Tuesday, July 26, 2011

TODAY'S NUGGET: #70 WGA Script of All Time -The African Queen (1951)

[Quick Summary: After the Germans burn down her jungle village, the only survivor, a missionary's sister, convinces a riverman to hunt down enemy's warship.]


I know I'm supposed to like this script, but I did not.  I wish I did.

It's well crafted.  There are stakes.  The dialogue flows.

Yet, it didn't move me.

Well, except for the spark between Allnutt (Bogart) & Rose (Hepburn).  Allnutt changes dramatically because of Rose.  She's a strong female who doesn't fall into overused female stereotypes. 

Guess what is her strongest tool? Her opinion of Allnutt.  It's more effective than a sword.

ex. Rose has just dumped all Allnutt's precious gin into the jungle river.  He is aghast.

ROSE: So you think it was your nasty drunkenness I mind.

A foolish, helpless gesture from Allnutt.

ALLNUTT (bewildered): Well --wot else?

ROSE: You lied to me.....You promised.

ALLNUTT (shouting): Well, I'm takin' my promise back!

WHAT I'VE LEARNED: To write a strong female character, make her a woman to be reckoned with.

The African Queen (1951)
by James Agee, John Huston & Peter Viertel

Monday, July 18, 2011

TODAY'S NUGGET: #71 WGA Script of All Time - Lion in Winter (1968)

[Quick Summary: King Henry II & his estranged wife Eleanor of Acquitaine battle over which son will succeed to the throne: his pick (weak teenager John), her pick (military Richard), or no one's pick (Geoffrey).]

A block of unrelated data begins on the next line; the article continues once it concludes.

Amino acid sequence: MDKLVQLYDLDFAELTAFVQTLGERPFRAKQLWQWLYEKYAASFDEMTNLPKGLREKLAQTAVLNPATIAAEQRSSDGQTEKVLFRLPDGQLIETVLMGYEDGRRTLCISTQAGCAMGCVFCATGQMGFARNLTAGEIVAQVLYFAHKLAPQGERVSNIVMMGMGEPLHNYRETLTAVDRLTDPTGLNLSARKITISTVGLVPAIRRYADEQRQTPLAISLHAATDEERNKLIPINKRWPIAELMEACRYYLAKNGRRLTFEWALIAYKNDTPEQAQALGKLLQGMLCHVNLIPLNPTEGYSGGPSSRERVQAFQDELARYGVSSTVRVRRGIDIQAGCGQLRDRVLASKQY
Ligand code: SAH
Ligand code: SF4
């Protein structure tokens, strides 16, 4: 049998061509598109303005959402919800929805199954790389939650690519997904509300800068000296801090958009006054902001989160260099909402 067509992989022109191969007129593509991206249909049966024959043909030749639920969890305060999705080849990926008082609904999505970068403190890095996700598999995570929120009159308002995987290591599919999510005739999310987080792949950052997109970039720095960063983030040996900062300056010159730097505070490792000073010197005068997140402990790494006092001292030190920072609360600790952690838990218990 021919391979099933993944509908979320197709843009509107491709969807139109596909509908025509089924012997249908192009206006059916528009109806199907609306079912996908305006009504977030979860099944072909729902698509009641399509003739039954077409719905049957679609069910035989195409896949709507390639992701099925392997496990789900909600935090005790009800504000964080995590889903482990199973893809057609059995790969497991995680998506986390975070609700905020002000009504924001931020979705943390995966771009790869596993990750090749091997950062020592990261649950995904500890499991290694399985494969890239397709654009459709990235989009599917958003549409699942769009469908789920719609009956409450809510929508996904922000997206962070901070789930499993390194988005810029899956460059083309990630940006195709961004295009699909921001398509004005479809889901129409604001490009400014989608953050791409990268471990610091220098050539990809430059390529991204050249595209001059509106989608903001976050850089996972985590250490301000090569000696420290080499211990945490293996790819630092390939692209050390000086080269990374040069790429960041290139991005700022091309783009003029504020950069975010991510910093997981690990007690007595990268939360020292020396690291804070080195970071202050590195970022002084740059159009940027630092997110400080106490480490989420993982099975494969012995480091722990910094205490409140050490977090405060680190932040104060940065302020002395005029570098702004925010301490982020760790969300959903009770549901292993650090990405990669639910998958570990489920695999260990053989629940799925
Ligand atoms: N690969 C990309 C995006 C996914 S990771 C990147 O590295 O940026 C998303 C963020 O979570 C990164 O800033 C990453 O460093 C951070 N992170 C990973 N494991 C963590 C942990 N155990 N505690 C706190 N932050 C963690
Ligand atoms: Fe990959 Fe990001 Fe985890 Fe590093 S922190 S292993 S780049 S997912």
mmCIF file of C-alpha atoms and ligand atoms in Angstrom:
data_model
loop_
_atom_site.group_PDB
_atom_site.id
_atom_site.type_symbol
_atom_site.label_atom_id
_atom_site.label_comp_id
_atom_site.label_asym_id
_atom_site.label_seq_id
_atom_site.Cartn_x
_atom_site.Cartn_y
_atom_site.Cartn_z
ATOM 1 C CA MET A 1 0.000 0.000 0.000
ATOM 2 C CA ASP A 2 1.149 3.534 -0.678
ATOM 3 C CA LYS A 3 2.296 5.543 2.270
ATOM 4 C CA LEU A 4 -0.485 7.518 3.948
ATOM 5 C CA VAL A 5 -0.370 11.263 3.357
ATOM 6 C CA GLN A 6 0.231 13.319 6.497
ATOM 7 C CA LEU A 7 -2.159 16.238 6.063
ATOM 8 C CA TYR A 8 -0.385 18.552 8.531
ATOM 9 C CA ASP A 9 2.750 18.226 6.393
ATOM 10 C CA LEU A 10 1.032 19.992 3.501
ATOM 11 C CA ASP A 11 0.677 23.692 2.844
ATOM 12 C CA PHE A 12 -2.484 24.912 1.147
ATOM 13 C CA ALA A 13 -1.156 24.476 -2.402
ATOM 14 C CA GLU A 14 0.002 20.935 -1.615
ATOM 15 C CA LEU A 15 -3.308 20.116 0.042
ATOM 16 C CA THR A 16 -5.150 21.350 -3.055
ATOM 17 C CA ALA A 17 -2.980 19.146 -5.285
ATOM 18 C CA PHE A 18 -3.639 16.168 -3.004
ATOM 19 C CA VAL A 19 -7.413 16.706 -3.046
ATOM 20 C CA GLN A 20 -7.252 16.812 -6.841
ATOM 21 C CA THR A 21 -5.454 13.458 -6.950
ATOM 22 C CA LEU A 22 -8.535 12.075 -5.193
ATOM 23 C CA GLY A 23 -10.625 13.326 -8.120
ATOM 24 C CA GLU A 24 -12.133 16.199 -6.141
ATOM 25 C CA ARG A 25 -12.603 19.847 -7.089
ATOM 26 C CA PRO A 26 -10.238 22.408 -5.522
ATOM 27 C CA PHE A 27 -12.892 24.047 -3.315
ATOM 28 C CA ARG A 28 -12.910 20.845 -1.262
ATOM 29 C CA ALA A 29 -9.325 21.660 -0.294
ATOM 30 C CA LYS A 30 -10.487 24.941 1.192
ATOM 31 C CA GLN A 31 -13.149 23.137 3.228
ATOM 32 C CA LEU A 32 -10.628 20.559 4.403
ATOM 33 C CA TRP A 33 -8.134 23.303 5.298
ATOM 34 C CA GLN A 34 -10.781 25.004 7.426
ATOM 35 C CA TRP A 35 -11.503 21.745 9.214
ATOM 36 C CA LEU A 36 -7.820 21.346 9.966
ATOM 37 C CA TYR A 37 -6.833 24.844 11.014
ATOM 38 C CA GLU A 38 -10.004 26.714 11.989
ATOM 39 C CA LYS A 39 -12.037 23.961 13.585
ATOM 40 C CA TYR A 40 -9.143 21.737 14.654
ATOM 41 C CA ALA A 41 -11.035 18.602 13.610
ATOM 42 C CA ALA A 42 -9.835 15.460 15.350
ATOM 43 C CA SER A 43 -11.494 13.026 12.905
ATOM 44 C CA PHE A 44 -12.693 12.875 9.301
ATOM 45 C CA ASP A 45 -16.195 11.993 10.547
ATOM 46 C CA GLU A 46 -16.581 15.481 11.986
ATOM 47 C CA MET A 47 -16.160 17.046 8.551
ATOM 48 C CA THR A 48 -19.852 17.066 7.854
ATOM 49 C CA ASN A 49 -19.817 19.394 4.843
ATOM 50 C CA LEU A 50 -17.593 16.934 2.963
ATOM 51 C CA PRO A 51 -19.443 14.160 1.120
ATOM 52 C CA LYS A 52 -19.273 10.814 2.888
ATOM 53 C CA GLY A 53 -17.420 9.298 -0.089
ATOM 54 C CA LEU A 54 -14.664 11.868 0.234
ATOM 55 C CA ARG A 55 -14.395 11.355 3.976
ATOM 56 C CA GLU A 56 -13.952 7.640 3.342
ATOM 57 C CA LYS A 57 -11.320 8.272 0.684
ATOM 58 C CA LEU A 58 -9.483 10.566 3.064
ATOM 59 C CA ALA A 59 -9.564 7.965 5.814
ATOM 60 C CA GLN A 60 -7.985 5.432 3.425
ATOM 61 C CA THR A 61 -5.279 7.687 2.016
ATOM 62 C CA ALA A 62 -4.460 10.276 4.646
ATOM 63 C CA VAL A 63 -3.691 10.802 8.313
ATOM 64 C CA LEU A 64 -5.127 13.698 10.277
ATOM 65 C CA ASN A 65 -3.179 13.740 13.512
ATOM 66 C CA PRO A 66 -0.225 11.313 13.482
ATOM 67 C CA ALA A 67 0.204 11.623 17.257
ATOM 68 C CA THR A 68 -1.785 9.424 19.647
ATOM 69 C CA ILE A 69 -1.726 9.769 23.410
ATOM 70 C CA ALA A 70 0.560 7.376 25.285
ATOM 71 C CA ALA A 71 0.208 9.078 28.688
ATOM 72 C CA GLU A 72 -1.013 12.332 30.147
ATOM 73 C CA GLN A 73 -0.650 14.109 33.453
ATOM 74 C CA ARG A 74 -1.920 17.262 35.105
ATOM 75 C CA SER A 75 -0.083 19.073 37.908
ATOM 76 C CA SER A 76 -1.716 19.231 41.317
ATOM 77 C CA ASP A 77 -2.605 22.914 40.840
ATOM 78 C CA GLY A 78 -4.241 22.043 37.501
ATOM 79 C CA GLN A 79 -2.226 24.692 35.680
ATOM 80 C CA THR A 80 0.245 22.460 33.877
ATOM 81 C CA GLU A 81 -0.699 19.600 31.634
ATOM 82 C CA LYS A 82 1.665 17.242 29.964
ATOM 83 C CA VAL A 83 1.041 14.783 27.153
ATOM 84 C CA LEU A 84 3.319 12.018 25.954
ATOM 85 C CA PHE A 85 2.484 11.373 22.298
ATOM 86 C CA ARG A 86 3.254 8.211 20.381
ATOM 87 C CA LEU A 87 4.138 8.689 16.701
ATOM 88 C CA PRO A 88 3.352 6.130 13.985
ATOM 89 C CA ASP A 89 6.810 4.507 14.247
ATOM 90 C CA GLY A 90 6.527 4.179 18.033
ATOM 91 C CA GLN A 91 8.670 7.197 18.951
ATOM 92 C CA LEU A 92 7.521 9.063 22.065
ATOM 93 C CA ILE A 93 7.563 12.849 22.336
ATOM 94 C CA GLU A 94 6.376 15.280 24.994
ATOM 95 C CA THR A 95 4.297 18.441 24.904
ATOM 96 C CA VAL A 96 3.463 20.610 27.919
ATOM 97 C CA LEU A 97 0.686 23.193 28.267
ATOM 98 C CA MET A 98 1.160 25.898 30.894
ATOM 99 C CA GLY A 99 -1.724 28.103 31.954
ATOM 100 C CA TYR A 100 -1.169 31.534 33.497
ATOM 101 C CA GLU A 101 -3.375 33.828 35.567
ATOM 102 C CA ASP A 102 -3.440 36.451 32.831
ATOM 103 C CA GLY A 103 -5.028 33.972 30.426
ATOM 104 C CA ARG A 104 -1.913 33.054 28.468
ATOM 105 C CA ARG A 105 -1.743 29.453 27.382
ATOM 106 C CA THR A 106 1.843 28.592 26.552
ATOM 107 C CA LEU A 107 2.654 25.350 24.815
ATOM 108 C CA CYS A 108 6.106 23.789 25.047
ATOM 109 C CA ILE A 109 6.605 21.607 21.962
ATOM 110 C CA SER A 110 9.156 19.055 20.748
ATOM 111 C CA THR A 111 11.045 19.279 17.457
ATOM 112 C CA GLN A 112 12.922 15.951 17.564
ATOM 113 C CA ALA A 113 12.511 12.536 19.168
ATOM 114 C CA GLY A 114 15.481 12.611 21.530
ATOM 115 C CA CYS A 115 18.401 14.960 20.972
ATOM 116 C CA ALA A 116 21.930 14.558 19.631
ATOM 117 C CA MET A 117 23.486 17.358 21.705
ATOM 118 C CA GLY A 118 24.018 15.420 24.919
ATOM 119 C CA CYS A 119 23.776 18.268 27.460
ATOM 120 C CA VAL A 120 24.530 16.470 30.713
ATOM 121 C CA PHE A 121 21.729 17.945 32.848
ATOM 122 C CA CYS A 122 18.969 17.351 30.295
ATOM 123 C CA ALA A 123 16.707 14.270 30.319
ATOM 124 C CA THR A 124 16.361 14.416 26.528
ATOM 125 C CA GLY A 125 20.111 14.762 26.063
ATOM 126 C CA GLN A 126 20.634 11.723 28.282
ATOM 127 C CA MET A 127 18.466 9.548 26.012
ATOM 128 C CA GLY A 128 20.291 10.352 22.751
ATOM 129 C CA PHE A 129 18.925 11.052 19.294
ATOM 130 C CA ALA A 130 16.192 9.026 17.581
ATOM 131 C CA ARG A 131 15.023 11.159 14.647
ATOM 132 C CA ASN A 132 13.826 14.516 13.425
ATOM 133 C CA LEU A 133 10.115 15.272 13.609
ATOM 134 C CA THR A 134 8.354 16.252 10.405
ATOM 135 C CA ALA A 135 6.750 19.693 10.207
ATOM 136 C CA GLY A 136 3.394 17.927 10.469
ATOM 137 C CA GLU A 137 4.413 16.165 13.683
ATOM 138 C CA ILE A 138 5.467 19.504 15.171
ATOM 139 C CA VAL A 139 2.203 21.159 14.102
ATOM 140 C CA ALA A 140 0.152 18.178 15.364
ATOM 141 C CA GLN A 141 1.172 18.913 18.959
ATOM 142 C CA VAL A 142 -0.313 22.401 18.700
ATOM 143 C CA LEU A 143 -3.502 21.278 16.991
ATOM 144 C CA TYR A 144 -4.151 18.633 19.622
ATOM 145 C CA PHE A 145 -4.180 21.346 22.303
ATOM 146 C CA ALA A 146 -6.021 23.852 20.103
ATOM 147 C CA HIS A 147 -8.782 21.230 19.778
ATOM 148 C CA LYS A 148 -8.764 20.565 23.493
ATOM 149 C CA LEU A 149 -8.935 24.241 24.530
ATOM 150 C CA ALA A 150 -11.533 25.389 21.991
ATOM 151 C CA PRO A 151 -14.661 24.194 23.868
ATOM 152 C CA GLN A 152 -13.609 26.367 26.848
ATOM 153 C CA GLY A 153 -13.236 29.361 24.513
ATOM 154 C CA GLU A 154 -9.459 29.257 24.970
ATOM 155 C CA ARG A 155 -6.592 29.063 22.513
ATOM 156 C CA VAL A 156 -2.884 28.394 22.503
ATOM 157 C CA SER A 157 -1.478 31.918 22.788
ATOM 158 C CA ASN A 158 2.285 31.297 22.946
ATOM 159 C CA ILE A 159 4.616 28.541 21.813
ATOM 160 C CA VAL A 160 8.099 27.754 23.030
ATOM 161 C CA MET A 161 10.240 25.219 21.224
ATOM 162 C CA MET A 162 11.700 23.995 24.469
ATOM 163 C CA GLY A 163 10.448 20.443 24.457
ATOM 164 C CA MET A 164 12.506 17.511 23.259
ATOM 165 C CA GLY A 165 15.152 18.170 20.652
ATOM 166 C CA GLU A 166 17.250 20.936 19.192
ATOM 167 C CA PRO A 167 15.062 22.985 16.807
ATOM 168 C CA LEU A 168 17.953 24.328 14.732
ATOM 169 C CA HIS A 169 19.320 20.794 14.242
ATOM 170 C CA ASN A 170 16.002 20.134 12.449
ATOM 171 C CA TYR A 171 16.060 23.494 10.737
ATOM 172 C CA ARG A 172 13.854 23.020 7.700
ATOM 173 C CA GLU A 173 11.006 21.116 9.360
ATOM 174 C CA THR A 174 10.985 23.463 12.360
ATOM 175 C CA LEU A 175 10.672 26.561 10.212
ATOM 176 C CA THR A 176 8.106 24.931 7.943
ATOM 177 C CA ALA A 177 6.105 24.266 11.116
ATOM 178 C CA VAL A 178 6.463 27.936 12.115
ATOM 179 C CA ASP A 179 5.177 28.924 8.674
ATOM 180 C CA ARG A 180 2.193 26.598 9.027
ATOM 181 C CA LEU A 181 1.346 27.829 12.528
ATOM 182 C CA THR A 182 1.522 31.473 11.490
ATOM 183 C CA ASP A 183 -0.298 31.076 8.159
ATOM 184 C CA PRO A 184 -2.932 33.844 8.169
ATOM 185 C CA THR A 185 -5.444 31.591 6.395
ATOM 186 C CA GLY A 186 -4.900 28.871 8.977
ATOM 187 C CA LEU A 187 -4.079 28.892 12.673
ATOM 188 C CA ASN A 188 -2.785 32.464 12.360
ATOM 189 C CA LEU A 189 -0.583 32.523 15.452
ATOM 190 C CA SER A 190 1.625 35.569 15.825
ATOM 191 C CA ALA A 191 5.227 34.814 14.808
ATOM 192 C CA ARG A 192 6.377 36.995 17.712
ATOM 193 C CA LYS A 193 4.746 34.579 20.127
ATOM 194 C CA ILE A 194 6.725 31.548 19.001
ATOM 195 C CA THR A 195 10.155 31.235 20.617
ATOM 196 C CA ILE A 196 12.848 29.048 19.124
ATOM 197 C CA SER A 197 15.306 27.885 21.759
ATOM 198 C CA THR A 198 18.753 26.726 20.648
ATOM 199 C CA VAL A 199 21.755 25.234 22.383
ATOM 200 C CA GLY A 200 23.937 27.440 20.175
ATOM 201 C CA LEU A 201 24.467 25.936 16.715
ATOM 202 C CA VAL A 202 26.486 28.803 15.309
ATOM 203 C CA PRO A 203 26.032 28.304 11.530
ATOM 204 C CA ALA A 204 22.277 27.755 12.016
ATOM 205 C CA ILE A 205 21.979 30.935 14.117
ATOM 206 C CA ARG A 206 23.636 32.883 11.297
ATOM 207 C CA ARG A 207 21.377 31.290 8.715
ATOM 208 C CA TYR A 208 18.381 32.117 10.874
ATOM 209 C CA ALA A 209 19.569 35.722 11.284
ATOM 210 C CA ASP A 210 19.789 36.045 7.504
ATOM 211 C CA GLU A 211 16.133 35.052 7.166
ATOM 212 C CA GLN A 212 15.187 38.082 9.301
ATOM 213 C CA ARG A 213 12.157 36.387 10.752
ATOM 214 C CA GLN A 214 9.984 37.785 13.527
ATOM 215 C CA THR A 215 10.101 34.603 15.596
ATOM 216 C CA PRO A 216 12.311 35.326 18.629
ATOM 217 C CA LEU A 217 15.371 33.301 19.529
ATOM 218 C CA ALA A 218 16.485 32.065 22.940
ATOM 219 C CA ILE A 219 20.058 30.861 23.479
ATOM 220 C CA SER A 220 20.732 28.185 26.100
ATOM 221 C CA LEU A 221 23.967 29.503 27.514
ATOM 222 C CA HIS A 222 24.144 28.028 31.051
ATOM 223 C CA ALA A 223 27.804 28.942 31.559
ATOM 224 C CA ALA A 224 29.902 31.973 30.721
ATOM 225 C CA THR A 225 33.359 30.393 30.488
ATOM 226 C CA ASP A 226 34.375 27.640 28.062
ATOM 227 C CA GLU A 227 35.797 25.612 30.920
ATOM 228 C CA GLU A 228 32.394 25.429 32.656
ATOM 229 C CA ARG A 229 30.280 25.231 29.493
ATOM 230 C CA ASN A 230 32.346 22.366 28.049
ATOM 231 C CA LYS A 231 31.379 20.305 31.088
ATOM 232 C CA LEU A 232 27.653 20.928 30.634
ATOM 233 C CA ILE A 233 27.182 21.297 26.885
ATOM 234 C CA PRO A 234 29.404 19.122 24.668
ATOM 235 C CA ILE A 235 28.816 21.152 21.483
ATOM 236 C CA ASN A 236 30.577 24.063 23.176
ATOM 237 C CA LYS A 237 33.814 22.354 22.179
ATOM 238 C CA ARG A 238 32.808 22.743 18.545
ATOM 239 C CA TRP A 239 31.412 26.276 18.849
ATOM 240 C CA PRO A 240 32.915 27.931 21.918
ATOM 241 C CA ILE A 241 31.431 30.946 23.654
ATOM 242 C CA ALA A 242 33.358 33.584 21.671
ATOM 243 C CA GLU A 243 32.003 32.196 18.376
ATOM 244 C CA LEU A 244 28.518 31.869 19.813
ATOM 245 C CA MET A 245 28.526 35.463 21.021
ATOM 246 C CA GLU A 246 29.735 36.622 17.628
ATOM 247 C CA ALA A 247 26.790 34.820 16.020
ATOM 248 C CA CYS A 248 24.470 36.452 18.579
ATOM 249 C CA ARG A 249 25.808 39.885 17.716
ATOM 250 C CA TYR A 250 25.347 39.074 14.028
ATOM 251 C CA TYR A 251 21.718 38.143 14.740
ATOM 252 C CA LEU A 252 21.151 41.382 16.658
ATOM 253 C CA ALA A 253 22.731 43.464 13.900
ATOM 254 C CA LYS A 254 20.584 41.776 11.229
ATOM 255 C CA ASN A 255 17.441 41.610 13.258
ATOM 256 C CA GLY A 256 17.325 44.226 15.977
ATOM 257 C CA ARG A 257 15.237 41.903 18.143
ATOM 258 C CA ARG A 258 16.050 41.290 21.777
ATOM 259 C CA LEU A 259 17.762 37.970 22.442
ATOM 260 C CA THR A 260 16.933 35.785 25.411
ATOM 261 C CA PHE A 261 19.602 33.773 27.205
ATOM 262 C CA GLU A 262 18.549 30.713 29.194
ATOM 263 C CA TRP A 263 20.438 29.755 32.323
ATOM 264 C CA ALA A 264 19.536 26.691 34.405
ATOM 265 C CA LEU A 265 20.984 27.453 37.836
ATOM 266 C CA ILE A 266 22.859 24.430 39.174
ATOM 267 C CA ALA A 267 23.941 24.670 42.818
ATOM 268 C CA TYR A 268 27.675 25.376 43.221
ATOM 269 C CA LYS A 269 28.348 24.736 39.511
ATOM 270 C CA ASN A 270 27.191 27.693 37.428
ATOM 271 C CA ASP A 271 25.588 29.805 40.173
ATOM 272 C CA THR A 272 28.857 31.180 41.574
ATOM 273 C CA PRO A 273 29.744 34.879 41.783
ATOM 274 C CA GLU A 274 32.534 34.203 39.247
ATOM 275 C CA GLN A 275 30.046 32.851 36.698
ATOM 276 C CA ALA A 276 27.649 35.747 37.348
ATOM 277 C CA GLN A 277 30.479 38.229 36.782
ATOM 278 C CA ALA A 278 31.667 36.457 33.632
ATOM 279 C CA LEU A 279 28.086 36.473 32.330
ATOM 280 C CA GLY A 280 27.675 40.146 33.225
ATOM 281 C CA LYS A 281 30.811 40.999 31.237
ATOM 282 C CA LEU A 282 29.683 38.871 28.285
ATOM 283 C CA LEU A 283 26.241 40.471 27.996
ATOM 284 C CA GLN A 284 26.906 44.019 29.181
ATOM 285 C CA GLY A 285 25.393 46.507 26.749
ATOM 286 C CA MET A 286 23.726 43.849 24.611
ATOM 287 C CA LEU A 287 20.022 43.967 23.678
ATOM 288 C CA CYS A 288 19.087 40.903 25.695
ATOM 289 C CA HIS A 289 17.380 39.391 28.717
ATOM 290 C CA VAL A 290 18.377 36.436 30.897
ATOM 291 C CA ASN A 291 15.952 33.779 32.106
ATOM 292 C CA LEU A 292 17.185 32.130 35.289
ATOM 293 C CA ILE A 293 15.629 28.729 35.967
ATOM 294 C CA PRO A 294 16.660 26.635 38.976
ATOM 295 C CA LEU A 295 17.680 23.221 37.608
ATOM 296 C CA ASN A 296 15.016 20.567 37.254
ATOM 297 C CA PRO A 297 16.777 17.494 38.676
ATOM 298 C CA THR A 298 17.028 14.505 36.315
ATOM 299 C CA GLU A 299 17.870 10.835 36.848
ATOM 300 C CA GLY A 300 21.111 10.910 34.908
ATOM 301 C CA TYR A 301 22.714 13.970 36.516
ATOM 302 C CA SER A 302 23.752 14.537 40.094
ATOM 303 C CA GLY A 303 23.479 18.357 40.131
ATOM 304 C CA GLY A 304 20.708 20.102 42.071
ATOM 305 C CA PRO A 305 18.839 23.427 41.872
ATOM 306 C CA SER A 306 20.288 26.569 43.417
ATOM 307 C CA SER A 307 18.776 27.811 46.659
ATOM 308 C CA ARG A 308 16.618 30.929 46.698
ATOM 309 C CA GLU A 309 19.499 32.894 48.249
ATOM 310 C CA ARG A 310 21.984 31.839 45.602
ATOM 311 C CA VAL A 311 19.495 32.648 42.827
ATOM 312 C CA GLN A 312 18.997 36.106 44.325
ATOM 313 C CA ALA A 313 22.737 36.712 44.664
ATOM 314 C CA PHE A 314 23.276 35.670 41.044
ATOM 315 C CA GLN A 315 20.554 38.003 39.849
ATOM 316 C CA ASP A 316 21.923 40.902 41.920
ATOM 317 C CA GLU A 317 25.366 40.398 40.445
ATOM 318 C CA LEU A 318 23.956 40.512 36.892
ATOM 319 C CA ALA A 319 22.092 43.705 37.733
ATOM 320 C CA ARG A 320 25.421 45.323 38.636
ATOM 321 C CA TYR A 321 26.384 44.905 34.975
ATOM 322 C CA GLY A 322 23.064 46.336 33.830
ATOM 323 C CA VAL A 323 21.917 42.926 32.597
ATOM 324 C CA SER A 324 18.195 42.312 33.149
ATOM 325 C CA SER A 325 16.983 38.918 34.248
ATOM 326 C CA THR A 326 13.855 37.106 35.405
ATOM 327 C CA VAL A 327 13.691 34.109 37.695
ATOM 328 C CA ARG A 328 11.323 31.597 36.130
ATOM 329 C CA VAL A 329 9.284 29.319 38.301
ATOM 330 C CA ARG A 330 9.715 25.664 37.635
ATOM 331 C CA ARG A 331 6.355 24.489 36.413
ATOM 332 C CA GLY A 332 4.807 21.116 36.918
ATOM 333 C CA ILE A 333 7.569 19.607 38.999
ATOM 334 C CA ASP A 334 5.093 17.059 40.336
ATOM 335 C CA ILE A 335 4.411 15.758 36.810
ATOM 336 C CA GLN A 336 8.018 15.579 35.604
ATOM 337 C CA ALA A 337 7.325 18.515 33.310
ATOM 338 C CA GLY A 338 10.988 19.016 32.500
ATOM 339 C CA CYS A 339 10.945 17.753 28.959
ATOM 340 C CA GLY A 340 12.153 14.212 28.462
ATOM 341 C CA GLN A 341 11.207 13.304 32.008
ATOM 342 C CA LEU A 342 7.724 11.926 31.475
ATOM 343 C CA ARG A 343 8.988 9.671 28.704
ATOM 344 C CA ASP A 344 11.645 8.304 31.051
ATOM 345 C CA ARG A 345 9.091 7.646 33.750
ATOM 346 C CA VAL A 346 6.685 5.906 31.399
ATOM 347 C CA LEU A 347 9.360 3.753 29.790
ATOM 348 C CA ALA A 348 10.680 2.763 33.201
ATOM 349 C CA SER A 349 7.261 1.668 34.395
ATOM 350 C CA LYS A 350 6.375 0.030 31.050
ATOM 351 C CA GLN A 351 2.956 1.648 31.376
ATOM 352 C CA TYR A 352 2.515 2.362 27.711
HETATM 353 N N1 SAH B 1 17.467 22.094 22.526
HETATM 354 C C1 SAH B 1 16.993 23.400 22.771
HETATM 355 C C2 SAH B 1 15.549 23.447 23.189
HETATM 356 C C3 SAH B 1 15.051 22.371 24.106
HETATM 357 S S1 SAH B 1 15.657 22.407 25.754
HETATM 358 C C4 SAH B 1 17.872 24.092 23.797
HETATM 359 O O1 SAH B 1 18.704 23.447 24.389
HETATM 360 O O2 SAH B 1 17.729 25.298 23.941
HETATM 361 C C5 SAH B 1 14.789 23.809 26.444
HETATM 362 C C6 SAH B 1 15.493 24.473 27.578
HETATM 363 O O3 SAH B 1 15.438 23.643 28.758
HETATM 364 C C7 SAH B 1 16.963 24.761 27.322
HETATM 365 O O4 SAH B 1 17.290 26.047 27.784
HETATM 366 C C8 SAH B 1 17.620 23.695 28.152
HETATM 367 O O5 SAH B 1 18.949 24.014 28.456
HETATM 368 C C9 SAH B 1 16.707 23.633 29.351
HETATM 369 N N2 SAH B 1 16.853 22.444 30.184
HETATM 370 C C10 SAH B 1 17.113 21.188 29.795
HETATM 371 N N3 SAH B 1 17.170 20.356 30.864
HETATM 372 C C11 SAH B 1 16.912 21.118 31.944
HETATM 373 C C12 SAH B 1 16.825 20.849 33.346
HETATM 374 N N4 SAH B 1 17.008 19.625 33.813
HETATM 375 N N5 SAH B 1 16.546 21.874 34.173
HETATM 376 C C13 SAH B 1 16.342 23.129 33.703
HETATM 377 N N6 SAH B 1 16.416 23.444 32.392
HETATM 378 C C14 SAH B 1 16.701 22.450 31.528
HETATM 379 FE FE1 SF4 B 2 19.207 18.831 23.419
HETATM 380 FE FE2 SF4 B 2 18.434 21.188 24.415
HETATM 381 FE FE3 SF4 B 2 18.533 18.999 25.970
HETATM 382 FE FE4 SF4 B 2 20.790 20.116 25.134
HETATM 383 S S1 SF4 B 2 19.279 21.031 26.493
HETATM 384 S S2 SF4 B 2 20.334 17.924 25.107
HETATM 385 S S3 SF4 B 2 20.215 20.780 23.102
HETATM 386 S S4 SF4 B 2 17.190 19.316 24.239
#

Eleanor of Acquitaine has some @_#$)(*%&!! balls.

She's been imprisoned for 10 yrs., her husband has replaced her with a  mistress, she has weak sons, & her heart still aches for Henry.

Yet she is conniving & EXTREME in getting her son Richard on the throne. 

The best two moments in the script are when the stakes rise to unbelievably tense heights:

- After 10 yrs. in prison, Henry promises her freedom - if he gets the Acquitaine in exchange.  Unfortunately, the transfer would 100% ensure that Richard will not be king.  Will she give up her freedom for her son's throne (her goal)?

- Henry knocks her for a loop when he demands an annulment so he can marry his mistress, French princess Alais (who is actually intended as a wife for Richard). 

This shatters her.  Above all else, she prizes being important to Henry.  If he truly wants to cut ties with her, how will Eleanor deal with being unimportant to him?

WHAT I'VE LEARNED: Stakes rise because the character is about to lose something of great importance.

Knowing your character's trigger points is extremely helpful.

Lion in Winter (1968)
by James Goldman (older brother of William Goldman)

Friday, July 15, 2011

TODAY'S NUGGET: #72 WGA Script of All Time - Thelma & Louise (1991)

[Quick Summary: When two female best friends go on a road trip, Thelma is almost raped by a stranger, & Louise shoots him, causing them to flee toward Mexico, with a trail of police on their tail.]

Louise has a cloud that hangs over her.

The audience doesn't know where it comes from until late into the film, but we SEE it underneath her actions.

The writer shows her mastery of subtext by showing, not telling, that Louise is a control freak & has trouble trusting any man. 

ex. Harlan laughs. Thelma laughs, too, but doesn't really get the joke. Louise does not laugh.

WHAT I'VE LEARNED: This is trusting your reader.

Giving just enough info, but not treating them like they can''t put two and two together.